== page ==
Assembly Instructions for the SG-µMD2 Version 1.0 PCB

Version 1.02 (24-Apr-21)

Copyright © 1994-2021
Samuel M. Goldwasser
--- All Rights Reserved ---

For contact info, please see the
Sci.Electronics.Repair FAQ Email Links Page.


Reproduction of this document in whole or in part is permitted if both of the following conditions are satisfied:
  1. This notice is included in its entirety at the beginning.
  2. There is no charge except to cover the costs of copying.


Table of Contents


Preface

Author and Copyright

Author: Samuel M. Goldwasser

For contact info, please see the Sci.Electronics.Repair FAQ Email Links Page.

Copyright © 1994-2021
All Rights Reserved

Reproduction of this document in whole or in part is permitted if both of the following conditions are satisfied:

1. This notice is included in its entirety at the beginning.
2. There is no charge except to cover the costs of copying.

DISCLAIMER

µMD2 is intended for use in hobbyist, experimental, research, and other applications where a bug in the hardware, firmware, or software, will not have a significant impact on the future of the Universe or anything else. While every effort has been made to avoid this possibility, µMD2 is an on-going development effort. We will not be responsible for any consequences of such bugs including but not limited to damage to the construction crane you picked up on eBay for $1.98 + shipping, financial loss from ending up in the Antarctic when the compass orientation provided by your home-built ring laser gyro was off by 1,536 degrees, or bruising to your pet's ego from any number of causes directly or indirectly related to µMD2. ;-)

Acknowledgment

Thanks to Jan Beck for selecting the Teensy 4.0 and writing and testing initial versions of the firmware and GUI. And for getting me interested in actually getting involved in this project. If anyone had told me six months ago that I'd be writing code in C, MIPS assembly language, and Visual Basic - and enjoying it (sort of) - I would have suggested they were certifiably nuts. ;-) Jan maintains the master GUI source code as well as slightly different versions of the firmware for µMD2 and µMD1 and a development blog on the overall projects.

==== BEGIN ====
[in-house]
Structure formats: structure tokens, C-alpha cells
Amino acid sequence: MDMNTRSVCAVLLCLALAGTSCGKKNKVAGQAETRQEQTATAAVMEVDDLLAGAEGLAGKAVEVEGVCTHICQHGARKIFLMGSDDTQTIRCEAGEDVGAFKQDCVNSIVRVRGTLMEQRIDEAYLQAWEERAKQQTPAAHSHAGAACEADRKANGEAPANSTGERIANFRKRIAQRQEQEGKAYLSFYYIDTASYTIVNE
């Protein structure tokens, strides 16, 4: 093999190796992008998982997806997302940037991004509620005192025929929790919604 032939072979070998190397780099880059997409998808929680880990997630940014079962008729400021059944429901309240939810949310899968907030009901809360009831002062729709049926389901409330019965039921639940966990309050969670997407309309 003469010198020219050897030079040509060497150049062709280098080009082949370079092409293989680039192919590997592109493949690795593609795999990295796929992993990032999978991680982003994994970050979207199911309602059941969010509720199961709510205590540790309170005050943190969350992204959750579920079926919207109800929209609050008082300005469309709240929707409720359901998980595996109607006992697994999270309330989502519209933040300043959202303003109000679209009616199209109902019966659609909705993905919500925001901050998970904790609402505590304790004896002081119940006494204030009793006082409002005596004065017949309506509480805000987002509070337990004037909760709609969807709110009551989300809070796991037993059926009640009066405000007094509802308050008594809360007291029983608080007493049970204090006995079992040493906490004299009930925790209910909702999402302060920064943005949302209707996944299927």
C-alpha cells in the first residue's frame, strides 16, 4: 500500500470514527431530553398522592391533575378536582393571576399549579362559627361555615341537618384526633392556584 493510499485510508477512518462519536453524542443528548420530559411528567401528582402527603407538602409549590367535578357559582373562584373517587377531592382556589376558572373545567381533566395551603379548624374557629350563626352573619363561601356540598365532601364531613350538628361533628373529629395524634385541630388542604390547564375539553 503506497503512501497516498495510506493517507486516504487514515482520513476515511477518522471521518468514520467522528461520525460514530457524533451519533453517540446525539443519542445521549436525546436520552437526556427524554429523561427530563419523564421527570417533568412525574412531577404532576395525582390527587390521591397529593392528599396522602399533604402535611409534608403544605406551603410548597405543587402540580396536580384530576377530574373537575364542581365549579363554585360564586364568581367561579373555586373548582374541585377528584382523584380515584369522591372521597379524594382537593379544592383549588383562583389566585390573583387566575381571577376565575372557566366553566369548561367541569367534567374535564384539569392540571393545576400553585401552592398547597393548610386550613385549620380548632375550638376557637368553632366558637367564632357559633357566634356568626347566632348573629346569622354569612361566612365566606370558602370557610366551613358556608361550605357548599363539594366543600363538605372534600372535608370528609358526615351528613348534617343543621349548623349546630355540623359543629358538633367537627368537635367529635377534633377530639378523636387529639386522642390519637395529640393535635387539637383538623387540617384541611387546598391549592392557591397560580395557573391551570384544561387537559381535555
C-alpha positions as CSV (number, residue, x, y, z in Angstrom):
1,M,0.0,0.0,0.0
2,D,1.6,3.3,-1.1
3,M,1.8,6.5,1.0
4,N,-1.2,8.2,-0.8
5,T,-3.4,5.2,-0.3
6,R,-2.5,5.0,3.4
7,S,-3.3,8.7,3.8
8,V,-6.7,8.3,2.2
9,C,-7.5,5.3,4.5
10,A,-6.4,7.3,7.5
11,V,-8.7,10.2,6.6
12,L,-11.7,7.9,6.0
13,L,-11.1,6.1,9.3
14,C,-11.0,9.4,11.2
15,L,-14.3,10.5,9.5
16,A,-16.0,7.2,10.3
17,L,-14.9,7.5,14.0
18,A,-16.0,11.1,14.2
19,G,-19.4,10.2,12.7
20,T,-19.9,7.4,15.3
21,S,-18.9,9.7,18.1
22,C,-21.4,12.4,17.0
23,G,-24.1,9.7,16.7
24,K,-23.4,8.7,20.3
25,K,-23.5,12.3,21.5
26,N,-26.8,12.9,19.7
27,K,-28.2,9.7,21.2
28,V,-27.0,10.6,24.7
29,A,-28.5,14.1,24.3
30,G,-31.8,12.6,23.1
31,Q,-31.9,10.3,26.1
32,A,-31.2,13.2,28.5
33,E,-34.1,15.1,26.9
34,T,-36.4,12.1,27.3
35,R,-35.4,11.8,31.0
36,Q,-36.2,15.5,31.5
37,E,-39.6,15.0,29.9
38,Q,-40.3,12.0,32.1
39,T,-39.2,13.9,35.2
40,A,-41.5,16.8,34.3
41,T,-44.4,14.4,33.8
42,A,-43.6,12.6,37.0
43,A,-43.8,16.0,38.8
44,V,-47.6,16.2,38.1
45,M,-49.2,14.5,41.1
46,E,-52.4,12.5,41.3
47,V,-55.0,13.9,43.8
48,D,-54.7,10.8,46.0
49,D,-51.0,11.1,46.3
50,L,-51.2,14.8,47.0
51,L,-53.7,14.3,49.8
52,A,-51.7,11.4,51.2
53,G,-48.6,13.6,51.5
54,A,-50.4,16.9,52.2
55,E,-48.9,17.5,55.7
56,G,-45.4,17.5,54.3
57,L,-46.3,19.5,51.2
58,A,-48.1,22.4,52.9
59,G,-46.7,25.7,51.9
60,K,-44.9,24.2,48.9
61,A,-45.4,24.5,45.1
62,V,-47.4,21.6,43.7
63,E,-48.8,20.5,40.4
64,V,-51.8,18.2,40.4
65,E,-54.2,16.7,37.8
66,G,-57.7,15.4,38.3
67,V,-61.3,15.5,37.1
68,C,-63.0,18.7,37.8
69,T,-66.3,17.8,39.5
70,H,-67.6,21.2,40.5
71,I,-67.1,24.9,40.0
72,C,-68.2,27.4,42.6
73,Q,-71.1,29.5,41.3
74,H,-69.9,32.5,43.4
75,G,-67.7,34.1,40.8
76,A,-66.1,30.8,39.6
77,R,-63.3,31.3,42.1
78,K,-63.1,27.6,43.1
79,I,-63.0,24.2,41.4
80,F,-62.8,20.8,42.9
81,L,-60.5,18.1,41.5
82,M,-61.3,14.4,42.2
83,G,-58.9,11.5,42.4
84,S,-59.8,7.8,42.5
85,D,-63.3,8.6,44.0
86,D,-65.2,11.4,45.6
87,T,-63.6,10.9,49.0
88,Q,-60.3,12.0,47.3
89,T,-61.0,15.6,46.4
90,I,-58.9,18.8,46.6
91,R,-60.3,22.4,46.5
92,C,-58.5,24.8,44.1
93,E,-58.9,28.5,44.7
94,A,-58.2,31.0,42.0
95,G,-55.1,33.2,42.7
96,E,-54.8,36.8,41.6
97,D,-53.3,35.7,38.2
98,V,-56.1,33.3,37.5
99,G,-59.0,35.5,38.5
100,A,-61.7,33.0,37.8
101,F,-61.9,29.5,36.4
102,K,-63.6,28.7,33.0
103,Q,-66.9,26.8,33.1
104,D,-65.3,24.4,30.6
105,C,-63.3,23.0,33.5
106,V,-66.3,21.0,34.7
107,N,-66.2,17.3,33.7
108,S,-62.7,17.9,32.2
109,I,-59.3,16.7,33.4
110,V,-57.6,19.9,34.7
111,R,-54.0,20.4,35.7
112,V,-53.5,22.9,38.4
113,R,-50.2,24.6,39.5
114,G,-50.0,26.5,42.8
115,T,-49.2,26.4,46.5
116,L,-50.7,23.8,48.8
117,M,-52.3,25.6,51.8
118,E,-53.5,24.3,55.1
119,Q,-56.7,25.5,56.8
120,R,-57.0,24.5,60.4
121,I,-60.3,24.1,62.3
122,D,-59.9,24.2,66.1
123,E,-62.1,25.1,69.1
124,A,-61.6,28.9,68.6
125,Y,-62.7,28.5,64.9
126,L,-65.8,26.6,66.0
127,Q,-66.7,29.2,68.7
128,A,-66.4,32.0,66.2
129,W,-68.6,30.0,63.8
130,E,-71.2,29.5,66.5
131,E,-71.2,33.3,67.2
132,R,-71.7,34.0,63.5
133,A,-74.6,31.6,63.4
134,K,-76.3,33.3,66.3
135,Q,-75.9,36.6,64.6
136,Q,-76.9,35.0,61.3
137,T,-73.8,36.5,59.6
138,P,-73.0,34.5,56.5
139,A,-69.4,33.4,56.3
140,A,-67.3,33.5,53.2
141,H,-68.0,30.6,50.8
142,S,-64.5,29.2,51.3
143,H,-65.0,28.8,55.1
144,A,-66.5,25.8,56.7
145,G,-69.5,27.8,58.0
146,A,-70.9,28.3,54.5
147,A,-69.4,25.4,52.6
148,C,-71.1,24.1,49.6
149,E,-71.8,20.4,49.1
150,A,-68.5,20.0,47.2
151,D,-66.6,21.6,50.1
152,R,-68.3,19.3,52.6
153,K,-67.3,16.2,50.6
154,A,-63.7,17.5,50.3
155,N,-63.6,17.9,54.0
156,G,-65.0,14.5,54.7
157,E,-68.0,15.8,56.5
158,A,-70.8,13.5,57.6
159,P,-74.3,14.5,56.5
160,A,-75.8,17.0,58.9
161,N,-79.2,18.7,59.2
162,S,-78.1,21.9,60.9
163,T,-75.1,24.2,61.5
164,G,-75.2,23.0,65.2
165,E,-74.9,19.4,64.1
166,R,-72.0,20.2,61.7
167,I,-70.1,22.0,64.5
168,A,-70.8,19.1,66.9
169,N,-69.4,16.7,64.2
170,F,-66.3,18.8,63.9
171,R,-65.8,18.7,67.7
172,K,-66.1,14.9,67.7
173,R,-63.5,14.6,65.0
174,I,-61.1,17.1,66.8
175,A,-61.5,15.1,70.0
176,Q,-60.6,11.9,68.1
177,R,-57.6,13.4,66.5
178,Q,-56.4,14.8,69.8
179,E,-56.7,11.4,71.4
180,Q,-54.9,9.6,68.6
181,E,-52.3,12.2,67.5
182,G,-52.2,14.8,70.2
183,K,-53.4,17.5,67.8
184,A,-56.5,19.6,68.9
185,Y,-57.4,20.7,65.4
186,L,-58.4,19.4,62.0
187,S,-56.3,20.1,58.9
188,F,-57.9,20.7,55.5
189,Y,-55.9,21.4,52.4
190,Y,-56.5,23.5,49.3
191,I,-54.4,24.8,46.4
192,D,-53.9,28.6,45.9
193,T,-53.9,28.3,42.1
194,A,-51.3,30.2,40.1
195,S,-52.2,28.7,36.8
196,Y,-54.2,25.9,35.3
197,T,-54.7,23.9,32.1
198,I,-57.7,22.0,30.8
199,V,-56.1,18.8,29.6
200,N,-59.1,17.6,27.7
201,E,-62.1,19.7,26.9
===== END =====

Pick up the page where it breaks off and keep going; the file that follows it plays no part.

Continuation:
Introduction

The SG-µMD2 kit of parts includes everything necessary for either a 1 axis or 3 axis µMD2 readout without sensors.

This document provides detailed instructions for assembling the SG-µMD2 PCB Version 1.0. A similar document will be provided when other versions are available. No major changes are anticipated but since some parts may change, it is critical to use the correct manual. Check the marking on the PCB to confirm the version.

All components are through-hole and except as noted, should seat flush on the PCB. They shouldn't be suspended in mid-air swinging in the breeze. :) Unfortunately, due to a minor error, parts are not labeled on the silkscreen for V1.00, so the schematic and SG-µMD2 PCB layout diagram will need to be used to identify parts placement.

A low power soldering iron with narrow tip and thin (e.g., #22 AWG) rosin-core solder will be required. DO NOT even think about attempting this without suitable soldering equipment. It's well worth the investment. A Weller soldering gun or propane torch will not work. :) Rosin core solder is also essential. And while I'm quite confident that you never make mistakes, a means of component removal such as a de-soldering pump (e.g., SoldaPullt™) will be highly desirable. Screwing up component removal can easily ruin the PCB and is not covered under the unlimited limited warranty. :-) The total investment should not exceed $100.

Proper soldering technique will be such that the exposed solder on each pad should be shiny with a concave profile. It should not be a blob and just needs to fill the hole. Solder is not glue. Some excess solder doesn't hurt anything but looks unprofessional. A 10X magnifier may come in handy for inspection. Residual rosin can be cleaned off with isopropyl alcohol or an environmentally-friendly electronic solvent. However, leaving the rosin alone is also acceptable (if ugly).

Total assembly time for a single axis system should be under one hour for someone proficient in fine soldering. Cutting component leads to 1/4 to 3/8 inch before installation will simplify soldering as the long leads won't be poking you in the face. :( :) Then trim flush after soldering.

IMPORTANT: All the resistors are labeled using the standard color as shown below. Normal color vision is required to be able to identify these reliably. Even then, it is sometimes difficult to confirm the values that differ in one band or in poor lighting. And a magnifier may be required to read some markings on these and other components. If in doubt, have someone else assemble the kit or assist you.